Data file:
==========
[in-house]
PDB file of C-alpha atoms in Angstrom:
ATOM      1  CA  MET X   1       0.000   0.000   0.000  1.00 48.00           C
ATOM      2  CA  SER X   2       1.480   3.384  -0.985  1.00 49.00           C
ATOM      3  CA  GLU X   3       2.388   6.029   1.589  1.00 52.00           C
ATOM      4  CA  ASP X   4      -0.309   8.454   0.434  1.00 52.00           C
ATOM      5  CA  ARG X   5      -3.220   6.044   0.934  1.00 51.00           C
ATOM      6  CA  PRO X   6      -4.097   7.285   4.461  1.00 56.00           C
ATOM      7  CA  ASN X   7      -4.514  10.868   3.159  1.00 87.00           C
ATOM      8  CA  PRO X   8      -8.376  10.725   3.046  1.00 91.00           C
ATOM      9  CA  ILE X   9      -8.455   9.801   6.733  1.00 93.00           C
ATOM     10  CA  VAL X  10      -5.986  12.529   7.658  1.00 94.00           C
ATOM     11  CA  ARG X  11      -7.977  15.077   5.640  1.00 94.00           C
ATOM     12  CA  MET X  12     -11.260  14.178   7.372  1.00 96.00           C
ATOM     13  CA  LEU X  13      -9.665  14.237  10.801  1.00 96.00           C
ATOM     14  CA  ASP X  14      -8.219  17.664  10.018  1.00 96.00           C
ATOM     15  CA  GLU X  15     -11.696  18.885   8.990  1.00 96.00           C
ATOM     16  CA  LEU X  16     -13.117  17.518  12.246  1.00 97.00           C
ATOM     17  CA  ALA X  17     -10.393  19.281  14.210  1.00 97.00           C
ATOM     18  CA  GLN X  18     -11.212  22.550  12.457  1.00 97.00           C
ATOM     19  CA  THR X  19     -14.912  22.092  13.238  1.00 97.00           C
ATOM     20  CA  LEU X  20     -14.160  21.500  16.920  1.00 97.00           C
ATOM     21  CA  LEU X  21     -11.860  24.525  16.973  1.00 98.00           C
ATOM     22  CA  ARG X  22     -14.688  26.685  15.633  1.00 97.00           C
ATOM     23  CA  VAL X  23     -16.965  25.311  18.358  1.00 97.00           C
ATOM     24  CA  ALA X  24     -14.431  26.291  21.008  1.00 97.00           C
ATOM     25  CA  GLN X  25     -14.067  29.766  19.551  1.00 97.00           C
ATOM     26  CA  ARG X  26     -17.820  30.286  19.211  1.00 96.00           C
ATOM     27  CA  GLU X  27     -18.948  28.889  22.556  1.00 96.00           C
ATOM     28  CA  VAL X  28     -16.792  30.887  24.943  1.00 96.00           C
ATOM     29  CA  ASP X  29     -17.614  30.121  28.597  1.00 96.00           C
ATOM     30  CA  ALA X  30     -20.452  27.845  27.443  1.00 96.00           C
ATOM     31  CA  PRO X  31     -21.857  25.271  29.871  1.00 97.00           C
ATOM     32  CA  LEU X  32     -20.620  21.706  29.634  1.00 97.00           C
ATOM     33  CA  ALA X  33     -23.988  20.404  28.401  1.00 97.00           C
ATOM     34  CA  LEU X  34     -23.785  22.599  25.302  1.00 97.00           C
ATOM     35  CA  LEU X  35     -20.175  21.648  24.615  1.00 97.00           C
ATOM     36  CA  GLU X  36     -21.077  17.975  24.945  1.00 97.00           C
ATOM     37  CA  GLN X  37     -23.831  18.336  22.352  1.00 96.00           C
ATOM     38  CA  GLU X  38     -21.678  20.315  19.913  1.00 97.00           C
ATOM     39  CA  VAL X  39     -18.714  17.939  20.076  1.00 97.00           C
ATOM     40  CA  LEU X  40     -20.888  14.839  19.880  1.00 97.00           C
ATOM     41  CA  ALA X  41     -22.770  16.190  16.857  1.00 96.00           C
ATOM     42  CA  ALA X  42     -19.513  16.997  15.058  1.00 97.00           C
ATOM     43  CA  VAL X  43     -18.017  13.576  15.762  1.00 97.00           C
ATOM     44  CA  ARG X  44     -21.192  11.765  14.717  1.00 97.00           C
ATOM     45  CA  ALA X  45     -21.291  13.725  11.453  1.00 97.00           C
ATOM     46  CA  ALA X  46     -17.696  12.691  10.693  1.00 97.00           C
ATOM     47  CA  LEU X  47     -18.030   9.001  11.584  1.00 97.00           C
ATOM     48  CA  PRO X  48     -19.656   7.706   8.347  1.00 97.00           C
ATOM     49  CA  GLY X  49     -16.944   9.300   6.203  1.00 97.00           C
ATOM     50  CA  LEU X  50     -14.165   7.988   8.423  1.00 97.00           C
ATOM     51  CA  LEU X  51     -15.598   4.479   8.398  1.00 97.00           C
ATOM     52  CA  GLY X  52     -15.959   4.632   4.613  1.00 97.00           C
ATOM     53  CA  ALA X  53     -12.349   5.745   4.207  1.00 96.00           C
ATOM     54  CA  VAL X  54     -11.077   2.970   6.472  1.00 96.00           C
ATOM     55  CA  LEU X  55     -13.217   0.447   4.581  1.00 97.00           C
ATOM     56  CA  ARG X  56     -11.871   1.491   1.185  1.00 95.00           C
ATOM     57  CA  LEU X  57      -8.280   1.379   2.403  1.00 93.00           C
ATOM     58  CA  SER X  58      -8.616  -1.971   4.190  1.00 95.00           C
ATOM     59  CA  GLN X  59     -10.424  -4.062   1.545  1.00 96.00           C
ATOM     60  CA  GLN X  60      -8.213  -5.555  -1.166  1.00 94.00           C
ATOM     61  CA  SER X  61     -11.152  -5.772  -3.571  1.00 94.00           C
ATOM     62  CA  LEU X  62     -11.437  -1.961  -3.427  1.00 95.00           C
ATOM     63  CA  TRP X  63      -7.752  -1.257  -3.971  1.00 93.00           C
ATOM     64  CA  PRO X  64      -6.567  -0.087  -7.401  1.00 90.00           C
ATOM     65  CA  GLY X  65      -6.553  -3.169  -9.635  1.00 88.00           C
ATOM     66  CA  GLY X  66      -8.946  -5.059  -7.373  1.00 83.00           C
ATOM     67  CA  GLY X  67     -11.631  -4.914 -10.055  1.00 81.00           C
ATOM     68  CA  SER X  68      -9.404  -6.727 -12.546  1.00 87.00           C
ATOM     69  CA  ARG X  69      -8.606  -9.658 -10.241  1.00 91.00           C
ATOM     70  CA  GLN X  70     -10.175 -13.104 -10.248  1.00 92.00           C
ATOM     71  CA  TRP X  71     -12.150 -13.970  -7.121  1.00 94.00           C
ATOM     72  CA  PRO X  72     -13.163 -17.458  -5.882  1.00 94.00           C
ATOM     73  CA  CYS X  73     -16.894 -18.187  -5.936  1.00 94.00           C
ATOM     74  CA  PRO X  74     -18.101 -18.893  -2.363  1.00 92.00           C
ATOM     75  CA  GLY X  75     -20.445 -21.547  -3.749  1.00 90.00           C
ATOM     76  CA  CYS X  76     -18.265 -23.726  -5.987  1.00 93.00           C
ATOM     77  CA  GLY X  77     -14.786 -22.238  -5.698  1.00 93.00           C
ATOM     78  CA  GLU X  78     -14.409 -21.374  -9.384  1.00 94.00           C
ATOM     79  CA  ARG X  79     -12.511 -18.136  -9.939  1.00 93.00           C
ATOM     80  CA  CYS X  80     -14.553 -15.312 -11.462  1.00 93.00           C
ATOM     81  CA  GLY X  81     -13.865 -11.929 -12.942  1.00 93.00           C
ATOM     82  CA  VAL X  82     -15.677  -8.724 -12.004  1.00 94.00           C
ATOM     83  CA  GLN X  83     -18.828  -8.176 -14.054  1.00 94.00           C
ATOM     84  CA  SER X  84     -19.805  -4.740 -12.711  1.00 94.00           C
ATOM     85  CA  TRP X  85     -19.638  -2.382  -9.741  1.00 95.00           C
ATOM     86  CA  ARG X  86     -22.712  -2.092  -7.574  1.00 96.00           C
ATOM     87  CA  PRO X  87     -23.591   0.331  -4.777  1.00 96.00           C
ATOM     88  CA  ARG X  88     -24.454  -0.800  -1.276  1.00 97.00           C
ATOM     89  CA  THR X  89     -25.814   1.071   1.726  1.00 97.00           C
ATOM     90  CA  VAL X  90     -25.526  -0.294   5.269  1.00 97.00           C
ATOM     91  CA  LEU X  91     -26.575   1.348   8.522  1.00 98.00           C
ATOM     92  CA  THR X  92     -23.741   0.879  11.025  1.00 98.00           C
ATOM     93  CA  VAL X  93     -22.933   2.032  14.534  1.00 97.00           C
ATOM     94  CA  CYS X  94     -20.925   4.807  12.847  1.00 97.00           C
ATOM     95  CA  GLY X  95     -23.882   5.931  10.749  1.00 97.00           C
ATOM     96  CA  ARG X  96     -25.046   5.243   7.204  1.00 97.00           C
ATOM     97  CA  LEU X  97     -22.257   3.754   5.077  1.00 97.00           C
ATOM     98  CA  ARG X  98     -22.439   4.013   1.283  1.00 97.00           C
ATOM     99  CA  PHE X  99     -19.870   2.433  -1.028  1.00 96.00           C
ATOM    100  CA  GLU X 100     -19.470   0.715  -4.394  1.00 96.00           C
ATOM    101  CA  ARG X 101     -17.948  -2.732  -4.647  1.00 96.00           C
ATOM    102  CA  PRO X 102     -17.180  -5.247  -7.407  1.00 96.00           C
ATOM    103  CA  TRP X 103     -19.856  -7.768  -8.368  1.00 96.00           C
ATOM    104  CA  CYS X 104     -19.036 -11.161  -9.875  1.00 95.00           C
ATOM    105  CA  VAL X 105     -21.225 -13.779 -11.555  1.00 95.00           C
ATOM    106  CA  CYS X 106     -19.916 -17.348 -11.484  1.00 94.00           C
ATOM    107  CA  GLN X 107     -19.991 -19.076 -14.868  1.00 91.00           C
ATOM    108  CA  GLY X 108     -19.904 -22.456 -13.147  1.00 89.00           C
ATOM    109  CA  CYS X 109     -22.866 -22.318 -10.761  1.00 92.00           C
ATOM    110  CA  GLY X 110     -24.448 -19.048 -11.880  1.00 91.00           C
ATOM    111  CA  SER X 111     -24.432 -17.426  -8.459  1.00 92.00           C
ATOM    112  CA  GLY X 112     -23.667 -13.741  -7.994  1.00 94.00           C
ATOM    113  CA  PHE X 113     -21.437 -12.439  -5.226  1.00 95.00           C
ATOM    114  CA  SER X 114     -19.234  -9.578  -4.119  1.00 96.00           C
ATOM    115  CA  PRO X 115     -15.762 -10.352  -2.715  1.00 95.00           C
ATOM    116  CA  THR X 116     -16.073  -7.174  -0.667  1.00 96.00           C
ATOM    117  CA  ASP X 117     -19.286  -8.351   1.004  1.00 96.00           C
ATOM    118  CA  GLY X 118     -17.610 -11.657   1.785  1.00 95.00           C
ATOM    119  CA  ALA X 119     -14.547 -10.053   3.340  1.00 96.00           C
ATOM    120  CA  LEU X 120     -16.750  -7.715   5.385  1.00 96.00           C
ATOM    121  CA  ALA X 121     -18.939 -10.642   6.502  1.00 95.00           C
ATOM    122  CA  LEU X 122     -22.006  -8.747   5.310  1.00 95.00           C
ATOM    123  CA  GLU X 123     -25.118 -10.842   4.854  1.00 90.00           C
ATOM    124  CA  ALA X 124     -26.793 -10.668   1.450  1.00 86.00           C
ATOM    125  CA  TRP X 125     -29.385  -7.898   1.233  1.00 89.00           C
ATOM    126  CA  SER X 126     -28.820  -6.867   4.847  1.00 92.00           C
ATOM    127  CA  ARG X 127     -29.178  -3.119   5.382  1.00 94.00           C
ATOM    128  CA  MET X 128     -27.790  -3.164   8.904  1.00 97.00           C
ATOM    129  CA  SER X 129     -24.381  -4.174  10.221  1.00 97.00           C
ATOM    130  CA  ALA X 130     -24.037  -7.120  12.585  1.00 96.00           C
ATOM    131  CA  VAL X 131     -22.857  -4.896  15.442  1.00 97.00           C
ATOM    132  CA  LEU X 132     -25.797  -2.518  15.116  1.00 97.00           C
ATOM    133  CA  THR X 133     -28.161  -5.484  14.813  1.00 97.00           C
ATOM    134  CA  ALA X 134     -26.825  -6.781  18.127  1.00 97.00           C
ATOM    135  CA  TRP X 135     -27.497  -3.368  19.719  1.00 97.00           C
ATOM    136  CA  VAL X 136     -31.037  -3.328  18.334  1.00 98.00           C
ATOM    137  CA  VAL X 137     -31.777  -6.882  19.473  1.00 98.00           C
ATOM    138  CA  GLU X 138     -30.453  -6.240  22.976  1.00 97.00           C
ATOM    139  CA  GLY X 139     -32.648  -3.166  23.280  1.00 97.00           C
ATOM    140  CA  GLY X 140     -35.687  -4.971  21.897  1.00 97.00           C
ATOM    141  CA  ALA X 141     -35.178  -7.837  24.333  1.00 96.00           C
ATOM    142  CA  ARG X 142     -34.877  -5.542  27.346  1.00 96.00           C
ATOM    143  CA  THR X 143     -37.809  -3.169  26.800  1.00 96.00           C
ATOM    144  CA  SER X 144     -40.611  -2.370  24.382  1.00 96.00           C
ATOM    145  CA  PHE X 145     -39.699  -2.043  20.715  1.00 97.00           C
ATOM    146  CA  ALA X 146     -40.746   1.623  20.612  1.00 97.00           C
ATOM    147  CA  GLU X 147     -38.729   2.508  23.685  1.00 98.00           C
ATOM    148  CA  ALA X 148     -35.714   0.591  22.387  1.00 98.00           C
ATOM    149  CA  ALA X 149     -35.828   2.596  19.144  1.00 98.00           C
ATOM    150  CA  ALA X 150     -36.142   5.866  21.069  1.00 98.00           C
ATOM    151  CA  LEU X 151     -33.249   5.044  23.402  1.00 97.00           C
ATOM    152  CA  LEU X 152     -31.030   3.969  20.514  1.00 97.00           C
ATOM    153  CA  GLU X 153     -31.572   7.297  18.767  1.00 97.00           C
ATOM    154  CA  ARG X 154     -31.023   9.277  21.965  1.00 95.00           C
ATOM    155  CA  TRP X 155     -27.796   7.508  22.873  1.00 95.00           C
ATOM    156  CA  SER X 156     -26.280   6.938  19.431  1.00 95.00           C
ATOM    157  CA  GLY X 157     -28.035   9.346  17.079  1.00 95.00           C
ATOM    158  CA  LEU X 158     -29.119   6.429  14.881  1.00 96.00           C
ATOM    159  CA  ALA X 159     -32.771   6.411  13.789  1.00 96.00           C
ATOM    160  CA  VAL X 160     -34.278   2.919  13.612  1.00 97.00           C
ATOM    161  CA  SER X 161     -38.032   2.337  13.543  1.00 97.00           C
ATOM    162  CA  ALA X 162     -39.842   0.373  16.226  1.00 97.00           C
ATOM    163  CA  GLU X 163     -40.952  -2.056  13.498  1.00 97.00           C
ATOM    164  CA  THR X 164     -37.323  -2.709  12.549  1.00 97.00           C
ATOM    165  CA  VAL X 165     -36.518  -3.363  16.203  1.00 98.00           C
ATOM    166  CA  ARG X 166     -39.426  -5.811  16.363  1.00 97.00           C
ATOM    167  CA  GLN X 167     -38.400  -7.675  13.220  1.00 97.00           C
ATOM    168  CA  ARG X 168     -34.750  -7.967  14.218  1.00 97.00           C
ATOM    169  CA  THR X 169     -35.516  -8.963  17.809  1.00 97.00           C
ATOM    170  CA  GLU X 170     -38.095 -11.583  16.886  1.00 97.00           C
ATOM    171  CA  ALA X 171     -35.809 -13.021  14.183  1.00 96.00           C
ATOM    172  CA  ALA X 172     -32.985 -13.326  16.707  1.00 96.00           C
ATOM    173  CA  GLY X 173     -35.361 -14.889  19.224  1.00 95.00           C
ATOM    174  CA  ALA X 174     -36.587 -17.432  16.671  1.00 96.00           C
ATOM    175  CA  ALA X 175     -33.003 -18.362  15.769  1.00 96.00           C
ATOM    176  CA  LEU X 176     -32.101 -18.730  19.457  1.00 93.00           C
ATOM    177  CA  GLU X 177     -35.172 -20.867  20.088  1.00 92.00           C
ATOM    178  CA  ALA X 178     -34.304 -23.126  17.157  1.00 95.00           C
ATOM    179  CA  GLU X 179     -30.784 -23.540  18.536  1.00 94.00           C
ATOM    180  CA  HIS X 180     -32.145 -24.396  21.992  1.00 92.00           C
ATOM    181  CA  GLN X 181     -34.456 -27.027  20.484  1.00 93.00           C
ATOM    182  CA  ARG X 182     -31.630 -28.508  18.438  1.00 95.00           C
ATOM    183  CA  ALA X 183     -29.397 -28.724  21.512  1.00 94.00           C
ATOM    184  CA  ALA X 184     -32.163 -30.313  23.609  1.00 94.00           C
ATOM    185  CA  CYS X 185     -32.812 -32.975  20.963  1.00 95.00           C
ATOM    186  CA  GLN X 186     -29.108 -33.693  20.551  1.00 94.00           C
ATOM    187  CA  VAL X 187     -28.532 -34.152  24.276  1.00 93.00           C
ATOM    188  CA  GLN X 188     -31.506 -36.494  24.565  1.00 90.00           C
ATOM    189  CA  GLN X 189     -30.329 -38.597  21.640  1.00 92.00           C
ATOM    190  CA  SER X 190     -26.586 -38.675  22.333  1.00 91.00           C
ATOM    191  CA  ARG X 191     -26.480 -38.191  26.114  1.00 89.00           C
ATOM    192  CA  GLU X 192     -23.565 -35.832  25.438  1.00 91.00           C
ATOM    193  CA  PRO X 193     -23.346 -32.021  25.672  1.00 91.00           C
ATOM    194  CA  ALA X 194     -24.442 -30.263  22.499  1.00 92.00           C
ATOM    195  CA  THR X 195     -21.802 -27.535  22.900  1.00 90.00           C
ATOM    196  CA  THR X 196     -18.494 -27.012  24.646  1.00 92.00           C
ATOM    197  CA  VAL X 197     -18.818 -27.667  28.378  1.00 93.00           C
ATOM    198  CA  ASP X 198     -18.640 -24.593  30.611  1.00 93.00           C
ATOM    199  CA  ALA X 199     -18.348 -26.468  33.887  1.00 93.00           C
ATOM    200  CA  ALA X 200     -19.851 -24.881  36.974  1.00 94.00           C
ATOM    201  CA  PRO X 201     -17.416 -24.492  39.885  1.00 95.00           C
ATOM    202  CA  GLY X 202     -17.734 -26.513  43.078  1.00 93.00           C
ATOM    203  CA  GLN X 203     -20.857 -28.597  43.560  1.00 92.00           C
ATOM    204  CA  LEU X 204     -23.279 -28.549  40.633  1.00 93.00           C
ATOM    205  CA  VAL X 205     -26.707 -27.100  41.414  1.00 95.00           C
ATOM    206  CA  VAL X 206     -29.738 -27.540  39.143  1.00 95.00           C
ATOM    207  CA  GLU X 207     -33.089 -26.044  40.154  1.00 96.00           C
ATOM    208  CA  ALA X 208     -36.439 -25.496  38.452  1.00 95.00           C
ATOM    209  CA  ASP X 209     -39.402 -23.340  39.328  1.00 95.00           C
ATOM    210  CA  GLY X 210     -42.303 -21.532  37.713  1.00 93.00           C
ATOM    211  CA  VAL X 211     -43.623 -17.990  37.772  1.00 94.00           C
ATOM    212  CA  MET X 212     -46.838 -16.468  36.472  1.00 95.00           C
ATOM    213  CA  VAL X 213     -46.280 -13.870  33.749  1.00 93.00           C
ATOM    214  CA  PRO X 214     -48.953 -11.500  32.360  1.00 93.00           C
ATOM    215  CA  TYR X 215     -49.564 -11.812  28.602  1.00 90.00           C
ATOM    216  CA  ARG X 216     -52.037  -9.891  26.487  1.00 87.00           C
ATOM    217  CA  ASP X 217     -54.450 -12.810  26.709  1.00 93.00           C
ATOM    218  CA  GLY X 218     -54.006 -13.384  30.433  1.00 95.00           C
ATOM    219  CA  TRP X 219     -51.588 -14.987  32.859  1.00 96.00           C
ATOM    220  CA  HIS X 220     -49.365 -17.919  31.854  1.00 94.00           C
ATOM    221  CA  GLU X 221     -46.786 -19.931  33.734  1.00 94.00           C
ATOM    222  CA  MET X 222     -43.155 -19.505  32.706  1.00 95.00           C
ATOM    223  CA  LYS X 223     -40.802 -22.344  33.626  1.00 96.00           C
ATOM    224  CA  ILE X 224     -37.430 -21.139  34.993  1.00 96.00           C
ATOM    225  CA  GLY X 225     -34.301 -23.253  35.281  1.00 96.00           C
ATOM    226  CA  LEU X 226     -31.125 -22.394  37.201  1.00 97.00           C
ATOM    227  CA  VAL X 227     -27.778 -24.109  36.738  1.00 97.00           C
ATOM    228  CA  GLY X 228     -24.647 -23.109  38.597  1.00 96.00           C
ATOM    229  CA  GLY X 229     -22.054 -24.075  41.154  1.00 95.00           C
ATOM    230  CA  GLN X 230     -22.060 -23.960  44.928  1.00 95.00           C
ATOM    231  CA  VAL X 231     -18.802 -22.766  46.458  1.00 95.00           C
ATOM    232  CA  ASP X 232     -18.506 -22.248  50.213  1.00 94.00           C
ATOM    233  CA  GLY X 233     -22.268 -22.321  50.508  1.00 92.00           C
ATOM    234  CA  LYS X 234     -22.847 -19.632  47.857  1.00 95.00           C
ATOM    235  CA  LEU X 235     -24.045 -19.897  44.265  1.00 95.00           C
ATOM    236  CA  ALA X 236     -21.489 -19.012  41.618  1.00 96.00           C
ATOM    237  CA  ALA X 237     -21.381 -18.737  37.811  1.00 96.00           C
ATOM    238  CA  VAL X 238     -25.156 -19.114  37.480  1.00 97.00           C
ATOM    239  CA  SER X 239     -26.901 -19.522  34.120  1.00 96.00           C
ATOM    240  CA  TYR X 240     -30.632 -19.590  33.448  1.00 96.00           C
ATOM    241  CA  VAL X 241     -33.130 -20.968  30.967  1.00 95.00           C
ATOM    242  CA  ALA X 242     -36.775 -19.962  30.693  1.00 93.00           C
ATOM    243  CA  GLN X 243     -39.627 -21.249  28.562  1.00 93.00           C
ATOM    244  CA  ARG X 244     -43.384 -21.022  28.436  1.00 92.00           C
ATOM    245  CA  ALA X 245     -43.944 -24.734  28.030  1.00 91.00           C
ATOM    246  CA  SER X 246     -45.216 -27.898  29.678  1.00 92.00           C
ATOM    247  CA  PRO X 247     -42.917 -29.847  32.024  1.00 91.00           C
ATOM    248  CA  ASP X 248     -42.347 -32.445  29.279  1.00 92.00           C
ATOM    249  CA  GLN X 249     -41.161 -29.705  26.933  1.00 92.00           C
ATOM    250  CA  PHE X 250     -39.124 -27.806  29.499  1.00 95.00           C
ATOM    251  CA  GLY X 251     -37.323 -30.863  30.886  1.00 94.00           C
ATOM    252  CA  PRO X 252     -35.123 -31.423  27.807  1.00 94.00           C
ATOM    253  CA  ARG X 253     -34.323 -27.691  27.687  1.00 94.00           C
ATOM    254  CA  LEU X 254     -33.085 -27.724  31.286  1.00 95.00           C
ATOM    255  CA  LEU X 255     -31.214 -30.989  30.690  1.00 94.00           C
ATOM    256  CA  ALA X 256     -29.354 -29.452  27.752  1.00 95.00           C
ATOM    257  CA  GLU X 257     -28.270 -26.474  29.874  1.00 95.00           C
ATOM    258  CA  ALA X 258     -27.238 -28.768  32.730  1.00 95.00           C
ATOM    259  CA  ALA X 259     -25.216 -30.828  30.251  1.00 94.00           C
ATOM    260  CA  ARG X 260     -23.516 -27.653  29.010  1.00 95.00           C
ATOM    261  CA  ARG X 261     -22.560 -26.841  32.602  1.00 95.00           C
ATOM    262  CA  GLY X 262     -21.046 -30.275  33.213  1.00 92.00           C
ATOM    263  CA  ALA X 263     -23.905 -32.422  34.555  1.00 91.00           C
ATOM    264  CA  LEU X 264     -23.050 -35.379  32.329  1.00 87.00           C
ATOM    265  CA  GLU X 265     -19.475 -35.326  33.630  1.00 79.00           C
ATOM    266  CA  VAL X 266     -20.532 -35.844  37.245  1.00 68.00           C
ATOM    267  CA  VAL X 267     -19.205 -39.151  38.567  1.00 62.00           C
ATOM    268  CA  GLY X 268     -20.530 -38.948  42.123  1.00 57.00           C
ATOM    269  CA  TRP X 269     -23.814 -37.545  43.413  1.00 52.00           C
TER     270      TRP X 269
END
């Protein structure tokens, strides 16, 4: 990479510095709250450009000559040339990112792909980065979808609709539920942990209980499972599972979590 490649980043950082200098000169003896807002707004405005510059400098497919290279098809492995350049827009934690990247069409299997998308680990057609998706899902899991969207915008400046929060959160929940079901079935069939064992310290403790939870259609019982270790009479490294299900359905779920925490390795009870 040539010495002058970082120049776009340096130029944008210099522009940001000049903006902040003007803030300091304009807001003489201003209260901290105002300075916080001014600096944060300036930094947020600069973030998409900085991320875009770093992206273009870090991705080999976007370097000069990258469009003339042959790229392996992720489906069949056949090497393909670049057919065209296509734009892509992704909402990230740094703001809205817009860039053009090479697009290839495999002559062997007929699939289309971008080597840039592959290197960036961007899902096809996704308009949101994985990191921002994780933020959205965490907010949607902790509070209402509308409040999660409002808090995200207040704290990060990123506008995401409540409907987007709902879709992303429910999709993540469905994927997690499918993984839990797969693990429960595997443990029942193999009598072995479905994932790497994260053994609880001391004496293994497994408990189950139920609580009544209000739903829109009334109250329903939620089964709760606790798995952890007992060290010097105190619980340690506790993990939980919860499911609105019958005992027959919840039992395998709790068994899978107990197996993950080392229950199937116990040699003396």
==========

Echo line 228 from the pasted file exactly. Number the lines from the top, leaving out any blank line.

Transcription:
ATOM    226  CA  LEU X 226     -31.125 -22.394  37.201  1.00 97.00           C